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A couple things you may not have thou...

nihon_no_cook's picture

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1) You can use a garlic press to mince ginger root for things like salad dressings, etc. Peel the worst of the brown peel from a hunk of ginger with a paring nice, trim the hunk to fit in your garlic press, and squeeze. It works best if you squeeze it directly into the dish you will use it in (i.e. aim for the bowl you will use to make the dressing, or the sauce you need to add the ginger to) rather than onto a cutting board, since this method extracts a lot of juice. All the pithy parts that would otherwise get stuck in your teeth end up in the garlic press, while the useable stuff ends up in your dish. Builds forearm strength, too!

2) A hand-cranked nut chopper (you know, with the glass jar on the bottom, and the tines that turn to force the nuts through) works well to make chocolate "flakes" for things like cookies or muffins. Just take chocolate chips (or small chunks of bar chocolate) and run them through once - the finer chocolate melts more quickly, and distributes well in mixtures for even chocolatey-ness.

3) If you've run short of freezer containers (perpetual tupperware shortage in our house), you can freeze leftovers in a plastic bag in the container you will use to reheat them. For example, if you want to freeze two servings of soup for a future meal, line the saucepan you plan to use to reheat the soup with a gallon-size plastic bag, then pour the soup into the bag. Press out all the air, then put the whole thing in the freezer. When the food is hard enough to retain its shape, remove the bag from the saucepan, label the bag, and return it to the freezer. To reheat, leave the bag on the counter (or run under warm water) for a few minutes to loosen the plastic. Remove the frozen food disk from the bag, pop it into the appropriate container (or a larger one, if the original one isn't available), and reheat.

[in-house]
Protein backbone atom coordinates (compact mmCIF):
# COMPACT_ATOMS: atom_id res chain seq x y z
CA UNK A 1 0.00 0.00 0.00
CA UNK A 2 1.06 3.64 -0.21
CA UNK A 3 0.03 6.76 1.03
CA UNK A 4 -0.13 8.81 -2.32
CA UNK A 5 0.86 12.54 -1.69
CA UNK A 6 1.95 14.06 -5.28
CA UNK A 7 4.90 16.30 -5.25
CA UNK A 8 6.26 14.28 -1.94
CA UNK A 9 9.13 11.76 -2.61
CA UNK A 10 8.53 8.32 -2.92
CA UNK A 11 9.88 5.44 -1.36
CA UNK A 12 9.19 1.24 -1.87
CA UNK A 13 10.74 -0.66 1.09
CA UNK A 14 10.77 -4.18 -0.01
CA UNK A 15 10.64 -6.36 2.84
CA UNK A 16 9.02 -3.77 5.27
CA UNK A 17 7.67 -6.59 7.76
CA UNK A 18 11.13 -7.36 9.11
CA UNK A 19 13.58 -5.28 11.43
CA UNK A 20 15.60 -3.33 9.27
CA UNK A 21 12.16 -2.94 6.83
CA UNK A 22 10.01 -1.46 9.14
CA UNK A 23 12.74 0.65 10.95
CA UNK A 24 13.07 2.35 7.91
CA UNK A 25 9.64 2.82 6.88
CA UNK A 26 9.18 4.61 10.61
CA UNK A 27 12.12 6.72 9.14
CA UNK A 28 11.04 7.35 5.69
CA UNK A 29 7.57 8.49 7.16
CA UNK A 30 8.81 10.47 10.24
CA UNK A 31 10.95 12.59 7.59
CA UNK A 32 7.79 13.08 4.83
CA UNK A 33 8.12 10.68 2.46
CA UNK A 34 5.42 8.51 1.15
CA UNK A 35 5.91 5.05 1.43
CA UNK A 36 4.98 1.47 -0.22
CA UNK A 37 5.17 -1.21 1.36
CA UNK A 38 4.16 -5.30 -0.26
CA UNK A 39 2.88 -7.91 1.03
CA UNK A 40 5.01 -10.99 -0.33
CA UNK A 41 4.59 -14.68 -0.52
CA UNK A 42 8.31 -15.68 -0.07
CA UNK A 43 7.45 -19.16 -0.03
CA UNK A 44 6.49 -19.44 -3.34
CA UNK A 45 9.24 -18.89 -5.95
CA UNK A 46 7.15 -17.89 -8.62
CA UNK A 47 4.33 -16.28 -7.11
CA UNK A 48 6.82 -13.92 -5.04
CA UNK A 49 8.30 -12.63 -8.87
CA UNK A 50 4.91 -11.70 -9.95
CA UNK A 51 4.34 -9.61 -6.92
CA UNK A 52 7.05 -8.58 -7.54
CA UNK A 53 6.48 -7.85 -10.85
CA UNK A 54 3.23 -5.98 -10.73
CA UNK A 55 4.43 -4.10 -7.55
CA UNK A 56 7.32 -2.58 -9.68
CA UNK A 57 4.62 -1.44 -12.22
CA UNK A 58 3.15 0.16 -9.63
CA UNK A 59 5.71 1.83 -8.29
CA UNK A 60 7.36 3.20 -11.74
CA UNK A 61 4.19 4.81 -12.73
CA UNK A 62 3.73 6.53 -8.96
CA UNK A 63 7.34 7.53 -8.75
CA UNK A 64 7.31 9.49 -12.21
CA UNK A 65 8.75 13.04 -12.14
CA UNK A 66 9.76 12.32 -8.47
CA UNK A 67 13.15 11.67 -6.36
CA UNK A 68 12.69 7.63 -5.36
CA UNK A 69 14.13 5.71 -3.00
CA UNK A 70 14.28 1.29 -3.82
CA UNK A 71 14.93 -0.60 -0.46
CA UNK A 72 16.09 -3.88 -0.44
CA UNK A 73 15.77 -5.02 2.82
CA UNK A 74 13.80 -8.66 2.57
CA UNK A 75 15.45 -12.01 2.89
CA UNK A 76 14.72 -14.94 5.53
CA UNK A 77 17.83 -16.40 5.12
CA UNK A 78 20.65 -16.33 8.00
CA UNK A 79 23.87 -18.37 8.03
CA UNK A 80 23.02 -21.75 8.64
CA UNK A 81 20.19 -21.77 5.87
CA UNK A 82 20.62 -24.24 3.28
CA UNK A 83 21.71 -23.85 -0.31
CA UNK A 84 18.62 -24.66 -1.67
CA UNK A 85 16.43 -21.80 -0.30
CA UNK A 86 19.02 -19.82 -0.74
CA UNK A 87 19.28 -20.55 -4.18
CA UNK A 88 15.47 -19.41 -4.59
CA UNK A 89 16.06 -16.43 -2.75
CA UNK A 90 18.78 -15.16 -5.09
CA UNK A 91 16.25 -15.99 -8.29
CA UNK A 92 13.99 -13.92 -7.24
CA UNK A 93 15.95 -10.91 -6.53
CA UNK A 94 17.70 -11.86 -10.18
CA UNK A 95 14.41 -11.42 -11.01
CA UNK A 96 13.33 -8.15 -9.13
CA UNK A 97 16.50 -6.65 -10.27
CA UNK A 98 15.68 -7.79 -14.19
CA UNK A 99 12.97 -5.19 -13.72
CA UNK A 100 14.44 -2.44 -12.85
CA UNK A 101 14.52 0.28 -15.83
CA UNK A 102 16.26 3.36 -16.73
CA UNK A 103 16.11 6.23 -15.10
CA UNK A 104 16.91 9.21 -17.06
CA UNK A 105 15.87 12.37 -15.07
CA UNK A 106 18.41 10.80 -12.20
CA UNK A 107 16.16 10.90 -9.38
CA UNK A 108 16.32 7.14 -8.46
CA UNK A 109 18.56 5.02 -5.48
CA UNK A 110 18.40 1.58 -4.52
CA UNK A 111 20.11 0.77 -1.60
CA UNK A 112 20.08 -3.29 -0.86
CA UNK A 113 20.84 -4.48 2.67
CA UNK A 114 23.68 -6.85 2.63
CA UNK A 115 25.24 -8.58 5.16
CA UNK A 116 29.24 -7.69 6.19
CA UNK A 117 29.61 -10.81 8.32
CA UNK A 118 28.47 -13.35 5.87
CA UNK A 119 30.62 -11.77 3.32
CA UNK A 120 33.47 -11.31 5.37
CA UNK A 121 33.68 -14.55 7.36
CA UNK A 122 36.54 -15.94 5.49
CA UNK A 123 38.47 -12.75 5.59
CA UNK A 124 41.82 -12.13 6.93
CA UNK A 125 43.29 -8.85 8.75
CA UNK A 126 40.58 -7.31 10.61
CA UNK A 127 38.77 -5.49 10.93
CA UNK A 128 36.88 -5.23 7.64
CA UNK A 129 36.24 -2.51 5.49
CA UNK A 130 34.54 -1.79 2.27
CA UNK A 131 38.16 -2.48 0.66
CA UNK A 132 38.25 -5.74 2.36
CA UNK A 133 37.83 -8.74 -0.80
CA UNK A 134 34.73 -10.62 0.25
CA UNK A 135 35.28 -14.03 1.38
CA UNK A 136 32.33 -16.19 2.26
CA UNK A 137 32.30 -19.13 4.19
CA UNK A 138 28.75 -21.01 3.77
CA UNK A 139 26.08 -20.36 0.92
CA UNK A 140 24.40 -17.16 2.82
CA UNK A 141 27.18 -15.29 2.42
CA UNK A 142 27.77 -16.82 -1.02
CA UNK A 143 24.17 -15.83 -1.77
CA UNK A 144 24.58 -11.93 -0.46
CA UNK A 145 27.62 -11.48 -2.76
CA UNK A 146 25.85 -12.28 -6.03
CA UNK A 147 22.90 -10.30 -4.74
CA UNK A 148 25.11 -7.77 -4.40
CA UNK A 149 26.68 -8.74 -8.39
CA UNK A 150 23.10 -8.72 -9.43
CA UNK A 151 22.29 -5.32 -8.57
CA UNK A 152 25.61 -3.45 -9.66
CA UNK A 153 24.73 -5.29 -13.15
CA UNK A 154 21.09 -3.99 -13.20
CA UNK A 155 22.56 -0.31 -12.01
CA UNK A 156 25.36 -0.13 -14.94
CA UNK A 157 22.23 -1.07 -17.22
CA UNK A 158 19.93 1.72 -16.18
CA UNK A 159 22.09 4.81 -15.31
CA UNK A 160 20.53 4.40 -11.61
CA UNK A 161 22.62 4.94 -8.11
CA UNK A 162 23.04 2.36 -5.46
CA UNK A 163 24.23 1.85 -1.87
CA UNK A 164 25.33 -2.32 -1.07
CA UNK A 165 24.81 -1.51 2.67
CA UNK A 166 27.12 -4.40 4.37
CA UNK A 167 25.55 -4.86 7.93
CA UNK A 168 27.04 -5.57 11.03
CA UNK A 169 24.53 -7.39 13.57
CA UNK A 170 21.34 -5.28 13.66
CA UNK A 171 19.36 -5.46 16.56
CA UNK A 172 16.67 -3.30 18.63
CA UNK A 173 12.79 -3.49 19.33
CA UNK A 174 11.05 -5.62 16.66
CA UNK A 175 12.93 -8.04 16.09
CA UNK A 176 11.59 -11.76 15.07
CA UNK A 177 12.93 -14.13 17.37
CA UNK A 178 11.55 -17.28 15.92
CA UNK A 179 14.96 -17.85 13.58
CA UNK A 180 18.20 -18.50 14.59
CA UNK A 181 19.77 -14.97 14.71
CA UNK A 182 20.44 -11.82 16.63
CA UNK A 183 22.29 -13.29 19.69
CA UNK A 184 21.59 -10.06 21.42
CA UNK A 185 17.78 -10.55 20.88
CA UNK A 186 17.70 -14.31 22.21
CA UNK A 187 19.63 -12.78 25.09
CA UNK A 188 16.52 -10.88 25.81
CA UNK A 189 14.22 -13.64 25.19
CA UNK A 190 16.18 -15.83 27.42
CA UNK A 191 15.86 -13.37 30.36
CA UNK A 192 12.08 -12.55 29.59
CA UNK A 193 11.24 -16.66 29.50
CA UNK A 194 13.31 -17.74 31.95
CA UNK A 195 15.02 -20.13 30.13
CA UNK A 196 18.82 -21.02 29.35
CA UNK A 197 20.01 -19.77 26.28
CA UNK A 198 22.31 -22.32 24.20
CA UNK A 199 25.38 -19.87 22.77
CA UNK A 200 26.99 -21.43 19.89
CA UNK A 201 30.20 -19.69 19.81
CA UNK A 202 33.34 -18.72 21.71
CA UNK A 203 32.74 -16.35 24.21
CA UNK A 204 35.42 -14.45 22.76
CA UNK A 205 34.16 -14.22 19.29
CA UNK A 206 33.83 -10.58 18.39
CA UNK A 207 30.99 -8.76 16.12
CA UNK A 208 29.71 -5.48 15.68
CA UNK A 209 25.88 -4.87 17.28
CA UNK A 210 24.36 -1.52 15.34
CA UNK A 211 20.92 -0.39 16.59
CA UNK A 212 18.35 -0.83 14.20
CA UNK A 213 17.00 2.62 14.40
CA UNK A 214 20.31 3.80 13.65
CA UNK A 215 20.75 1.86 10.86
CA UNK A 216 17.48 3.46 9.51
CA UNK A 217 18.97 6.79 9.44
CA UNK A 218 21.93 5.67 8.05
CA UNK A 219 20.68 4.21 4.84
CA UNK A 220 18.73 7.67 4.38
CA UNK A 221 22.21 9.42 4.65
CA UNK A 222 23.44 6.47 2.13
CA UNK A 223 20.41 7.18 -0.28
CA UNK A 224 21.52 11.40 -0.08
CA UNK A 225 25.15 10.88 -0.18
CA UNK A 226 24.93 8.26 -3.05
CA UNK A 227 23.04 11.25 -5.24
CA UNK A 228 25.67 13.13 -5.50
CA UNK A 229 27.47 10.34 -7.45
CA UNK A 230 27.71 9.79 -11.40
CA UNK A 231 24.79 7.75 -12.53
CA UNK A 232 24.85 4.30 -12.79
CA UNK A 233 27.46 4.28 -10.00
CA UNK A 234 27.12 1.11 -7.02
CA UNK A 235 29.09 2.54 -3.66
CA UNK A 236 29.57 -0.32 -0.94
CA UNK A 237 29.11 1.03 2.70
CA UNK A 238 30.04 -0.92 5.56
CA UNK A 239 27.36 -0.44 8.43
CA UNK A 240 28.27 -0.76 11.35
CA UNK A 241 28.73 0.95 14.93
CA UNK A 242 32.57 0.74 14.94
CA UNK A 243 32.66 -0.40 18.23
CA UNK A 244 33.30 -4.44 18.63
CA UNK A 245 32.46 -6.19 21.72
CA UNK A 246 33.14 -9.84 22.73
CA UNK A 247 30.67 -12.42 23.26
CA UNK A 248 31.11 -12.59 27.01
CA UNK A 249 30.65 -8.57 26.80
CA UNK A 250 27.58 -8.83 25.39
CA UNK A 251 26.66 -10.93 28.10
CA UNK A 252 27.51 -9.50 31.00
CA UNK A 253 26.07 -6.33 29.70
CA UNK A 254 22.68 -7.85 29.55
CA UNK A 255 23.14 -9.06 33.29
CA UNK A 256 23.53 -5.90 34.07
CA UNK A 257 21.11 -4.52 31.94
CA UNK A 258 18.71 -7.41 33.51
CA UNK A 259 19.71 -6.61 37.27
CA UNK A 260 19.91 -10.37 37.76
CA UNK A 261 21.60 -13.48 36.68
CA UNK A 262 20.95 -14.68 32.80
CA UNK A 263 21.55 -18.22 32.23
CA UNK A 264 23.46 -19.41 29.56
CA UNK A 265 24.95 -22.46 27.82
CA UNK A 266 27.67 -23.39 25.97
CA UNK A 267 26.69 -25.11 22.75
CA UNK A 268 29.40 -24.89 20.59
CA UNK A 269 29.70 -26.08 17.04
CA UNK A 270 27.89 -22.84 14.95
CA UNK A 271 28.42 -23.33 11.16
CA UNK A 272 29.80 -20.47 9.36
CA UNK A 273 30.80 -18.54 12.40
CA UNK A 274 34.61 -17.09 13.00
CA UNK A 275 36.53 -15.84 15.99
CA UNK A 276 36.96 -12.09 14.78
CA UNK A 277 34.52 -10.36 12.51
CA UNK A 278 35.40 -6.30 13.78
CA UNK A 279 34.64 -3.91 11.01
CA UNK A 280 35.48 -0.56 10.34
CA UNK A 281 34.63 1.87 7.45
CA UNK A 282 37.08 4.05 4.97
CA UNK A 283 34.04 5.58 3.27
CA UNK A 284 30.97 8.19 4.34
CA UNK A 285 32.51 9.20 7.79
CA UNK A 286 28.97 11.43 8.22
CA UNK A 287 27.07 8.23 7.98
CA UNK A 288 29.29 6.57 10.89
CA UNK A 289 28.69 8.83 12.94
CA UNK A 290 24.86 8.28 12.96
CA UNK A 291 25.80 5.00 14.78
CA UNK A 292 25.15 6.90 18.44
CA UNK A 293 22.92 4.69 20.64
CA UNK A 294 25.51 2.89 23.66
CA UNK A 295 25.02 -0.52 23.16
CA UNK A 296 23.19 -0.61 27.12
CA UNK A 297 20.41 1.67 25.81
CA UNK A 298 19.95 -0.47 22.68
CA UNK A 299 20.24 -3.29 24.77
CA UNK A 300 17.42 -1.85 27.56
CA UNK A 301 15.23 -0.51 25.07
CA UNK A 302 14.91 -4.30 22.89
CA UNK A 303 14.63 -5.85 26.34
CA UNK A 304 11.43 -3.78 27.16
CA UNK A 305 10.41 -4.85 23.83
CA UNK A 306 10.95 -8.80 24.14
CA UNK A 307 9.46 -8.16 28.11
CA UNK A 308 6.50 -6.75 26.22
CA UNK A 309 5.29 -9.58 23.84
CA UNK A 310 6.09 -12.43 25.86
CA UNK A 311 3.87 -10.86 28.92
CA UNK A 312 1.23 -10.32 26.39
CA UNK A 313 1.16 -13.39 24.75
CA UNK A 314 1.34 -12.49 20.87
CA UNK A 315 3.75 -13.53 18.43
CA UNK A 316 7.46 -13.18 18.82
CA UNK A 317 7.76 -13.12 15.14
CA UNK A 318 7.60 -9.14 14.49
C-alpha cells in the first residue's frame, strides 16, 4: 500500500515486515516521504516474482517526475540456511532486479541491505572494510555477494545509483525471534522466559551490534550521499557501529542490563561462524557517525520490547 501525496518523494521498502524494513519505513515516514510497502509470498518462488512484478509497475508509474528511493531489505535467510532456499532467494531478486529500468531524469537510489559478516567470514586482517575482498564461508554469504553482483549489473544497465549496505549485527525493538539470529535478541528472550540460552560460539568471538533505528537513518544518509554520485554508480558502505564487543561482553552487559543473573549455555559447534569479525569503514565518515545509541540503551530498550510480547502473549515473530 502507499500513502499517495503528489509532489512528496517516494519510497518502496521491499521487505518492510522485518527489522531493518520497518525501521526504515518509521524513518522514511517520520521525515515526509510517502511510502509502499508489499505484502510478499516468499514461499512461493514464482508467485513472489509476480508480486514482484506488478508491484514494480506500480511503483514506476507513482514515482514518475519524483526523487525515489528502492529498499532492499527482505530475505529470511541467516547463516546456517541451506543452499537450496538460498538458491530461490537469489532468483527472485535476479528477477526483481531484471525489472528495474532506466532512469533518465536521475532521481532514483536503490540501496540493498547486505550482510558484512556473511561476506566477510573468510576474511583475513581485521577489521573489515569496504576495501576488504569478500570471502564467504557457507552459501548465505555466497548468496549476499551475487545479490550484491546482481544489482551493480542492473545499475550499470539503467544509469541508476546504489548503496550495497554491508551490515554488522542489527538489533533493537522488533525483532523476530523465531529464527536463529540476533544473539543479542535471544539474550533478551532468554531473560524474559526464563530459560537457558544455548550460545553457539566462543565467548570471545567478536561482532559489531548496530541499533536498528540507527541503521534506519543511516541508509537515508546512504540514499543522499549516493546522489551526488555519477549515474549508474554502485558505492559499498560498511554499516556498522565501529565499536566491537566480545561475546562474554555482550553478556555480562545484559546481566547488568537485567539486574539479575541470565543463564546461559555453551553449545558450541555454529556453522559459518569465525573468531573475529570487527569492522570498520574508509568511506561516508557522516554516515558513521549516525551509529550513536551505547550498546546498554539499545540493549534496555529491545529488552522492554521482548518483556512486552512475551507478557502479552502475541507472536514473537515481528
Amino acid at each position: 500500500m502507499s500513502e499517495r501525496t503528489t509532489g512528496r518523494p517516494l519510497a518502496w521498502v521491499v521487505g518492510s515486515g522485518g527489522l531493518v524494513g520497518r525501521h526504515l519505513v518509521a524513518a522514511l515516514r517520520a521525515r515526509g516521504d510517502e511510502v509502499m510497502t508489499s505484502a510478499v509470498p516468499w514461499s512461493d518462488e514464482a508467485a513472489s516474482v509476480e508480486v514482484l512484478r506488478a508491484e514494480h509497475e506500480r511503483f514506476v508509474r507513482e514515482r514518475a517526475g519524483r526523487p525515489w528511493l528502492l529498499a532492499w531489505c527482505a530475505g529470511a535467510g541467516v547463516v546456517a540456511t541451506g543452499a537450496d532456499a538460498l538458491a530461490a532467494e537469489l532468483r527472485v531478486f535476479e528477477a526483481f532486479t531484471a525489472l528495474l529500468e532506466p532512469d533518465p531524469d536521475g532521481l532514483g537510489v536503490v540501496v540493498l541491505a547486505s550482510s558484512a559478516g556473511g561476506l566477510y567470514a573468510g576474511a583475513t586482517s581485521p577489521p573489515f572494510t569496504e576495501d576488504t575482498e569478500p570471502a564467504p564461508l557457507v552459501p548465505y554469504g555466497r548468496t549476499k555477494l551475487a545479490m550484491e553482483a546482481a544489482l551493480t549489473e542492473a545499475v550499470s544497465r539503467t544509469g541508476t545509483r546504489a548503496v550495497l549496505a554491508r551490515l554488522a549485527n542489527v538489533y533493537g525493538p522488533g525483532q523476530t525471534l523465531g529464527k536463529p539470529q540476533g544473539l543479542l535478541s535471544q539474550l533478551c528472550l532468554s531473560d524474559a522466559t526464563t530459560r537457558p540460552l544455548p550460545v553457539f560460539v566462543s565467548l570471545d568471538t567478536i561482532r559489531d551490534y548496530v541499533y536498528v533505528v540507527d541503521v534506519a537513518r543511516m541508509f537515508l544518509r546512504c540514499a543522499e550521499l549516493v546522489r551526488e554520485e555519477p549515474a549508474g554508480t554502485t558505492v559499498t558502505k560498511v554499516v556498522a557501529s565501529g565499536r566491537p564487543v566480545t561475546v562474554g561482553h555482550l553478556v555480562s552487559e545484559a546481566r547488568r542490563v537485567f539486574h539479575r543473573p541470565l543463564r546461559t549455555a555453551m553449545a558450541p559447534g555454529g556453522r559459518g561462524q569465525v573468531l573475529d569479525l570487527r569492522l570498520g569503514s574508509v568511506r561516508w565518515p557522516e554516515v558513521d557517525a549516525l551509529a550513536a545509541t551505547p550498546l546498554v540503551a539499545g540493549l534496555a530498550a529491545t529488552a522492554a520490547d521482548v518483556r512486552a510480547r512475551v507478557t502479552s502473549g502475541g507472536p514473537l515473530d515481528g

4) If your veggies go limp in the fridge, many can be revived with a glass of water. Celery, most herbs, and even broccoli can be perked up if you cut off the bottom of the stem, then place the cut end in a glass of water (the same way you would keep flowers alive longer). Broccoli stored this way stays crisp for over a week - celery for similar periods of time.

5) After misreading the directions on how to freeze bread dough, I found out that standard bread dough can be frozen either before or after the first rise, with similar results. Haven't tried this with any other recipes. Be sure to wrap a little loosely, so that the dough has a little room to expand, since it will continue to rise for a few minutes, even in the freezer.

mangia!'s picture

(post #25907, reply #1 of 6)

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Great ideas, Nihon. Thanks for sharing. I especially like the ginger one.

nihon_no_cook's picture

(post #25907, reply #2 of 6)

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One more - last night I finally figured out that you can use a rotary cheese grater (like you use for Parmesan cheese) to make really nice fine breadcrumbs. I smooshed up the heels of the bread we had with dinner, stuffed them in the feeder of the grater, and grated away. In like 5 minutes I had about 1/2 cup of breadcrumbs, all of nice uniform size - and no bloody knuckles from my box grater!

yeah, I know - the food processor will do it, too - but I don't have one, and the cheese grater worked just fine.

NLM's picture

(post #25907, reply #3 of 6)

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The rotary graters for hard cheeses can also be used for grating chocolates and nuts (I put them in the fridge first to prevent clumping and melting of the chocolate). Thanks for the tips, Nihon, keep them coming as you think of them!

zzz's picture

(post #25907, reply #4 of 6)

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Slicing Fresh (Soft) Mozzarella

An egg slicer works really well...

nihon_no_cook's picture

(post #25907, reply #5 of 6)

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Yeah, sorta like using dental floss (unused, of course) to cut other sorta soft sticky things.

galena's picture

(post #25907, reply #6 of 6)

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I keep bread crumbs in a pint jar in the freezer.
Always ready